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Atorvastatin-mediated protection of the retina in a model of diabetes with hyperlipidemia

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Insulin resistance, a key feature of obesity, metabolic syndrome, and type 2 diabetes mellitus (T2DM), results in a variety of metabolic and vascular abnormalities. Metabolic disturbances associated with diabetes could contribute to disrupting the structural and (or) functional integrity of the retina. The effects of atorvastatin on retinal cells in hyperlipidemic T2DM rats have not yet been investigated. We used Goto–Kakizaki (GK) rats fed with an atherogenic diet (AD) for 4 months to investigate whether atorvastatin (administered for 1 month) would slow-down or reverse the progression of lesions in the diabetic retina. Fluorogenic substrates were used to measure the proteasome activities in retinal cells. The production of reactive oxygen species was determined by immunofluorescence in frozen retina sections, using dihydroethydium. Nitrotyrosine levels were assessed using immunohistochemistry. Protein levels of ubiquitin conjugates, free ubiquitin, and ubiquitin activating enzyme E1 were determined with Western blotting. Atorvastatin significantly reduced the levels of oxidative stress that were induced by the AD and restored the proteasome activities in the diabetic GK rats. Atorvastatin therapy significantly improved local oxidative stress levels in GK rats fed with AD. Atorvastatin can, at least in part, restore the ubiquitin proteasome system, and may represent a pharmacological approach to prevent some of the complications associated with diabetic retinopathy.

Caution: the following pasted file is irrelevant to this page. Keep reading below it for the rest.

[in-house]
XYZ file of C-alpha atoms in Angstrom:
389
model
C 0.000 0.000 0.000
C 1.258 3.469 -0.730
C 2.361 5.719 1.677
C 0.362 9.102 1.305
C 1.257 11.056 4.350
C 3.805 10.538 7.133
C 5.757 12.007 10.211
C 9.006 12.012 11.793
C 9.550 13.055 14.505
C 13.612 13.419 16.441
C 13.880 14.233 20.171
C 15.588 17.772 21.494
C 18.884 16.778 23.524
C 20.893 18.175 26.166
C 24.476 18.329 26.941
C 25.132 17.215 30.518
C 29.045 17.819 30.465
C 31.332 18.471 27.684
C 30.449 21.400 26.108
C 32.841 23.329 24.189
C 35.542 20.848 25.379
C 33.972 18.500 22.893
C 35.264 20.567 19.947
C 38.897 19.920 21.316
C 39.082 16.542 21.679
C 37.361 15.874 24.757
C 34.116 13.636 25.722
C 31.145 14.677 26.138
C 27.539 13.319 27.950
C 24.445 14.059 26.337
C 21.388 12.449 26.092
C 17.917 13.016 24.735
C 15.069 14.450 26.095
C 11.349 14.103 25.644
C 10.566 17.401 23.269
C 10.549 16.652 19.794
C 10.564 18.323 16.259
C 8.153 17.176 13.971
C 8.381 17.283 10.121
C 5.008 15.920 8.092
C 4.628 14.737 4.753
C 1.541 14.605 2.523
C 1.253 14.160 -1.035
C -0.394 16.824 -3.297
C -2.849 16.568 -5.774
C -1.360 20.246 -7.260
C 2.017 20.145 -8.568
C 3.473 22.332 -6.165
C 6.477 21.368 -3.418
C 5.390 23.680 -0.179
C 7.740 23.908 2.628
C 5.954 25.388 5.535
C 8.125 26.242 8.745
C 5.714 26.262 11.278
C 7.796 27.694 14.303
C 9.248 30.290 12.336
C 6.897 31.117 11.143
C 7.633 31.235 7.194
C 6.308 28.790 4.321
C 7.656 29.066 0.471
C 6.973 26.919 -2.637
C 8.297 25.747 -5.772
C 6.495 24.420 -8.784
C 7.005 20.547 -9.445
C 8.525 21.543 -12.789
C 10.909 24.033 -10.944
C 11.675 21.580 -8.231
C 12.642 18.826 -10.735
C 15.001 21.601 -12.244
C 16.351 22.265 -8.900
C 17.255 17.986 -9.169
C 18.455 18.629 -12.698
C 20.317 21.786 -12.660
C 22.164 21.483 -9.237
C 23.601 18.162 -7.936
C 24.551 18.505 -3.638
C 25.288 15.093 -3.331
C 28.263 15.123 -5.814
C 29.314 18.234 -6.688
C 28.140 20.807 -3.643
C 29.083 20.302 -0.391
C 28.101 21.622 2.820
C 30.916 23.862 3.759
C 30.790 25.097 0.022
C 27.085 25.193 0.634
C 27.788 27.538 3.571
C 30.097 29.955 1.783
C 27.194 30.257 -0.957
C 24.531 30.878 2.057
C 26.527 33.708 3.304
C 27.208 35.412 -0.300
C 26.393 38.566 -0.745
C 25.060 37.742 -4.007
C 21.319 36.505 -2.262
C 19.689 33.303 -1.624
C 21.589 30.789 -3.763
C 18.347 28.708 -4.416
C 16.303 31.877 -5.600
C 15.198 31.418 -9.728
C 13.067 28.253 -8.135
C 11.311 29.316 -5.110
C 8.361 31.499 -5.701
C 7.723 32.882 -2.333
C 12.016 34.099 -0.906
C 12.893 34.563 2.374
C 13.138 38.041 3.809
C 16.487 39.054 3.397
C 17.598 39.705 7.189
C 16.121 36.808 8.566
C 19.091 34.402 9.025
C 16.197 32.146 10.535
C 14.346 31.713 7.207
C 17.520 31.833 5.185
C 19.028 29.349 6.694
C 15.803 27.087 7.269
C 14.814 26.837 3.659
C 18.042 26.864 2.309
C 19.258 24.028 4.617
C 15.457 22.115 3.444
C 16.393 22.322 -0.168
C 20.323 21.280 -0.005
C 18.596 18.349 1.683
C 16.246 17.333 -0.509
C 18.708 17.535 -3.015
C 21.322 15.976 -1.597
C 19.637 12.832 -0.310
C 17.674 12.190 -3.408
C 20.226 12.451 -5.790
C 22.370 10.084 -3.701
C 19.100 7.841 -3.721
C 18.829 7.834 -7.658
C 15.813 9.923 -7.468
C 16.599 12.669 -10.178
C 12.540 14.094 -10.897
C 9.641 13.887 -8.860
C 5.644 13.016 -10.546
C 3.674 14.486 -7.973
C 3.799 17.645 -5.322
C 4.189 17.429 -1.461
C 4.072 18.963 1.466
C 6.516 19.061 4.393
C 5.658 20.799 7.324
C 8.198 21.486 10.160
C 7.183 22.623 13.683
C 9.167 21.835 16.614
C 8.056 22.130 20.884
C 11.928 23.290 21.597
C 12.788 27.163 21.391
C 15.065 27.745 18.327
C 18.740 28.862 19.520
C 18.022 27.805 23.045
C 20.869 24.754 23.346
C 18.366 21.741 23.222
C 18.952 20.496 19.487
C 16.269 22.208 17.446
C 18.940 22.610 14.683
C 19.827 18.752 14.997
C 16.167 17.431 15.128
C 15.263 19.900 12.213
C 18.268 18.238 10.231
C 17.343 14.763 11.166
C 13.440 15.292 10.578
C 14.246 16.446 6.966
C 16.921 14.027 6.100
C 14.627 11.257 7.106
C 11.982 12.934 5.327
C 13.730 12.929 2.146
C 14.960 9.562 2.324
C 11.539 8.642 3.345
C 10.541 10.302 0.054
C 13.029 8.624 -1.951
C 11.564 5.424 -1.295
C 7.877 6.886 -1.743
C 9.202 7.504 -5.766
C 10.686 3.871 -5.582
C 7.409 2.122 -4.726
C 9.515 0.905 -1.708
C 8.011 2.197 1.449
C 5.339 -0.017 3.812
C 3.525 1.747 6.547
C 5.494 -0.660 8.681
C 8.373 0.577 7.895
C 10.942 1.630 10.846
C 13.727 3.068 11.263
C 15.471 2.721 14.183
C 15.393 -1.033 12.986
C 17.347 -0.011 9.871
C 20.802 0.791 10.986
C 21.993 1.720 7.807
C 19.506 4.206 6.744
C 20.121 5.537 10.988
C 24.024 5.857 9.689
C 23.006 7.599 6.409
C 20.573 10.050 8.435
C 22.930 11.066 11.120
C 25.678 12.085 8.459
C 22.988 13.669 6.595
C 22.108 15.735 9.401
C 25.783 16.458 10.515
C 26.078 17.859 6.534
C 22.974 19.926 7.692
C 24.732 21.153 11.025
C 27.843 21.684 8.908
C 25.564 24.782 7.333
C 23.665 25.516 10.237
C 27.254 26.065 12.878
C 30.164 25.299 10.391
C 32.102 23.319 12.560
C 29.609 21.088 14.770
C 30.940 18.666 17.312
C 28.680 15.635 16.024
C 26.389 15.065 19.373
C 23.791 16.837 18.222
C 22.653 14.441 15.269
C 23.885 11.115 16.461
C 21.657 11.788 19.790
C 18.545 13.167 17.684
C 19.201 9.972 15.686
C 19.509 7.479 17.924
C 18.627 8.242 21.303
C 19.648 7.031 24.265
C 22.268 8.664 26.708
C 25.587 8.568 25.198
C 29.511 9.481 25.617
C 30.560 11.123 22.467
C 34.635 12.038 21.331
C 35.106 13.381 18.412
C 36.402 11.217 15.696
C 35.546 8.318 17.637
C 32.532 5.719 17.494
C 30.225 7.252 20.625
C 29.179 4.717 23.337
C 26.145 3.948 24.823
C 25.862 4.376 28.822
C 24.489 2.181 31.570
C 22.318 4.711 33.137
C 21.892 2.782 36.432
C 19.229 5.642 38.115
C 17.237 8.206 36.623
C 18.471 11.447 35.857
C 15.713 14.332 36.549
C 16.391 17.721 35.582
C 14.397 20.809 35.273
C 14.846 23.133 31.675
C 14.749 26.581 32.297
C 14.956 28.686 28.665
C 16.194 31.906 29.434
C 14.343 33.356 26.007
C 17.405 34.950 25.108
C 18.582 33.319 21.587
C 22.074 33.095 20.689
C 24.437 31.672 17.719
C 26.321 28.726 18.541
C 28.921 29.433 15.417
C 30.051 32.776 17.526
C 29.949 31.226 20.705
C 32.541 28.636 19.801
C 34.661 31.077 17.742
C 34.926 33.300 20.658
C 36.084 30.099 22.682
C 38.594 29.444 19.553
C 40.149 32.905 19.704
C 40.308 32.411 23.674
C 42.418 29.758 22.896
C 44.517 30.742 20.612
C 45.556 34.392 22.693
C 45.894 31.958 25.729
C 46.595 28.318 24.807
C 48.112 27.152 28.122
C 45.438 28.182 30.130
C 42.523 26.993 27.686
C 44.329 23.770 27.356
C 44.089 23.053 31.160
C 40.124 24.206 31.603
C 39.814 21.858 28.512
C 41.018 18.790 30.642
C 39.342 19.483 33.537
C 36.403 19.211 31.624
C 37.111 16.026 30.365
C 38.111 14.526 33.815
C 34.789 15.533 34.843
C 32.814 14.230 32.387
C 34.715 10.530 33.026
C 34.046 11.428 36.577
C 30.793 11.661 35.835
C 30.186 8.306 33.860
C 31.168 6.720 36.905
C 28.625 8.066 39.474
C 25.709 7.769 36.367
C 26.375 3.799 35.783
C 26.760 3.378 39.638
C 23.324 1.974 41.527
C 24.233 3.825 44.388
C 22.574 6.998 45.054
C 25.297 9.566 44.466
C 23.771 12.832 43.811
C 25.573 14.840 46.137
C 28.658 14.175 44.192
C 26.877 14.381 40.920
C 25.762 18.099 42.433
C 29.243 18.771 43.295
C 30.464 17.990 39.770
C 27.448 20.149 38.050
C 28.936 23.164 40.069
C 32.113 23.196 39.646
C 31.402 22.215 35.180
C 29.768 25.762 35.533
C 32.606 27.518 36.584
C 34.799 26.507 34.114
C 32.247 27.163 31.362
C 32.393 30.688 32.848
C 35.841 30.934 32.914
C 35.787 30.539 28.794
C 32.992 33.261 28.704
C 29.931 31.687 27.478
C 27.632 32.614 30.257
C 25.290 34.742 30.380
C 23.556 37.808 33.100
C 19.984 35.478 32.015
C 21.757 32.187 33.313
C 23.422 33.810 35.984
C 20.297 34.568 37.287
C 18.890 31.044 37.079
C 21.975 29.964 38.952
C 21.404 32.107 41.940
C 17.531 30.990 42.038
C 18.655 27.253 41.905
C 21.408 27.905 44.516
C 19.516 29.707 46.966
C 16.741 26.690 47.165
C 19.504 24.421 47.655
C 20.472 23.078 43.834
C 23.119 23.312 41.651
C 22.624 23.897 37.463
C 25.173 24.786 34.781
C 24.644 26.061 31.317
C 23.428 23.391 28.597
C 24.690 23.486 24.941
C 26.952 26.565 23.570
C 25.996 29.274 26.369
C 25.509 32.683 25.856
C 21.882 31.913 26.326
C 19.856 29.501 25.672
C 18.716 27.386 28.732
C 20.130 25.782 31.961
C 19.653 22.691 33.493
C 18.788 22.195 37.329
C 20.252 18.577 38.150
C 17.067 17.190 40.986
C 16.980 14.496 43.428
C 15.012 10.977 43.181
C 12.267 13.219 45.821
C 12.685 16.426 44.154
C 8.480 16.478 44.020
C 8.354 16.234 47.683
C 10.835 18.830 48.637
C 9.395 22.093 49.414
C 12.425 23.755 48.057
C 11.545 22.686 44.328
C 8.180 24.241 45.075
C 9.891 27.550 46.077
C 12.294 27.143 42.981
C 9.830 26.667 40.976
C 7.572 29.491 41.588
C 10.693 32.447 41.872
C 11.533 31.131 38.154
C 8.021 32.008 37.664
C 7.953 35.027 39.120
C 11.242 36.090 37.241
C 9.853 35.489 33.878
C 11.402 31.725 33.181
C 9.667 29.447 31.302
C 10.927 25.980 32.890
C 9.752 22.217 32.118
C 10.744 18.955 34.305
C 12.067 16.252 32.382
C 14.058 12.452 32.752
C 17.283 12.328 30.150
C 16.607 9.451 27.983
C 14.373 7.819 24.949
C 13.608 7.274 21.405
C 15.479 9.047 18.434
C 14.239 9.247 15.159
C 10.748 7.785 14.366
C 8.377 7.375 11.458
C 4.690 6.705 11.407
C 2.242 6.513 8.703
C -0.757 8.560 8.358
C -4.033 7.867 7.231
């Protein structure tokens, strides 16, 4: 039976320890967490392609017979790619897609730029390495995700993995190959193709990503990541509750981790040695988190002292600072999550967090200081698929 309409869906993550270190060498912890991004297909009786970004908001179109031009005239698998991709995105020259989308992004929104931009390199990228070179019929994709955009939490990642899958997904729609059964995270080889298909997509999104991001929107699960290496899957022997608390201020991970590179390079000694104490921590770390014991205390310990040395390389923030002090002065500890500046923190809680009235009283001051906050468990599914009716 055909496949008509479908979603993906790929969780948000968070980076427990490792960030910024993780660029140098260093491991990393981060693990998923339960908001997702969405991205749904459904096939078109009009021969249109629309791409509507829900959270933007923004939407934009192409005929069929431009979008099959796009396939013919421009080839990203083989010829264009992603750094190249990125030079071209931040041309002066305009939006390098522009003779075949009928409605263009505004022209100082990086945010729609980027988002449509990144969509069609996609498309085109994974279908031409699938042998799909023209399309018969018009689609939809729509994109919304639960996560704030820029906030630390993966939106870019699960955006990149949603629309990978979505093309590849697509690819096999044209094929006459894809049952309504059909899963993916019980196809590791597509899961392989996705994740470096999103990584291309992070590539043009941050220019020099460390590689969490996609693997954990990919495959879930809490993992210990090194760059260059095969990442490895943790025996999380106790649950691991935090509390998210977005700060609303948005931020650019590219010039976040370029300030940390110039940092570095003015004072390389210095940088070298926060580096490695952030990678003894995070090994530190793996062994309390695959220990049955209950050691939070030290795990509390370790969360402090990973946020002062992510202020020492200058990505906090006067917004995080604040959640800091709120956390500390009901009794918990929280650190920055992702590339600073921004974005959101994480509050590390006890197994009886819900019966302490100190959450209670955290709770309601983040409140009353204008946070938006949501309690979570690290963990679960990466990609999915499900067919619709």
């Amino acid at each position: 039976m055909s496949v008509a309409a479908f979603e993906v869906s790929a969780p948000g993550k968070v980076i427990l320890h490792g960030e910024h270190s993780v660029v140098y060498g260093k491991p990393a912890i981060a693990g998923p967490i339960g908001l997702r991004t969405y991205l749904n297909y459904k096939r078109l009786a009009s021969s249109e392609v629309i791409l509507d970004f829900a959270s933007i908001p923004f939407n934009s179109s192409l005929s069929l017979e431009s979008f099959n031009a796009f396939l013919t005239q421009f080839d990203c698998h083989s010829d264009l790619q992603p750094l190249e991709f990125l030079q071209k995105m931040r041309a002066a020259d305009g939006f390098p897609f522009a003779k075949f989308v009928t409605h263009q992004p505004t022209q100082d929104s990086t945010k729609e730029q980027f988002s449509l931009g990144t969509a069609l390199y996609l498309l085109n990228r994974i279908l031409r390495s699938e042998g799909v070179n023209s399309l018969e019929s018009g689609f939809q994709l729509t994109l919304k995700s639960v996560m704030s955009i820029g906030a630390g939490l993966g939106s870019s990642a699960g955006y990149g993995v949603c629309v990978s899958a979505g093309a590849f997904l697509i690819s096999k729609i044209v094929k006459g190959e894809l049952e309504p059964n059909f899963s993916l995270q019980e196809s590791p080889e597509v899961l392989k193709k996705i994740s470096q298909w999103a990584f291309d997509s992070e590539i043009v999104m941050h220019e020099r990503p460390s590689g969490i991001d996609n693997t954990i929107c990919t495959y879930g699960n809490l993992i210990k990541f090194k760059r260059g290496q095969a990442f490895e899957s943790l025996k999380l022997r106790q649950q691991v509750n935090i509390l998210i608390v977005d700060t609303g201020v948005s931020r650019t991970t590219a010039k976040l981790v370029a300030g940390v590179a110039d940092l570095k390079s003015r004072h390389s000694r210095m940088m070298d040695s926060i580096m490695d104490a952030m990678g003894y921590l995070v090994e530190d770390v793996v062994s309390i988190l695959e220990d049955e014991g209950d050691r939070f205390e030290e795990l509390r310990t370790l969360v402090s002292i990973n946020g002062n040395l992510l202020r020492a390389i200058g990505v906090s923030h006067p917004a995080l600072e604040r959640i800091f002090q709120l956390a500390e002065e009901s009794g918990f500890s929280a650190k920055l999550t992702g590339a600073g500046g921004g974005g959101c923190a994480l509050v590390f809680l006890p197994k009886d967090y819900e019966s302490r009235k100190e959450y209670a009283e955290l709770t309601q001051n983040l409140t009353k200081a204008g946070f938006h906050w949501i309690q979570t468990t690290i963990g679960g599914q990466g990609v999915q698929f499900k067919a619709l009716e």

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Keywords: atherogenic diet; diabetic retinopathy; diète athérogène; oxidative stress; proteasome; protéasome; rétinopathie diabétique; statines; statins; stress oxydant

Document Type: Research Article

Affiliations: 1: Centre of Opththalmology and Vision Sciences – Institute for Biomedical Imaging and Life Sciences (IBILI), Faculty of Medicine, University of Coimbra, 3000-548 Coimbra, Portugal. 2: Laboratory of Physiology – Institute for Biomedical Imaging and Life Sciences (IBILI), Faculty of Medicine, University of Coimbra, 3000-548 Coimbra, Portugal.

Publication date: January 1, 2014

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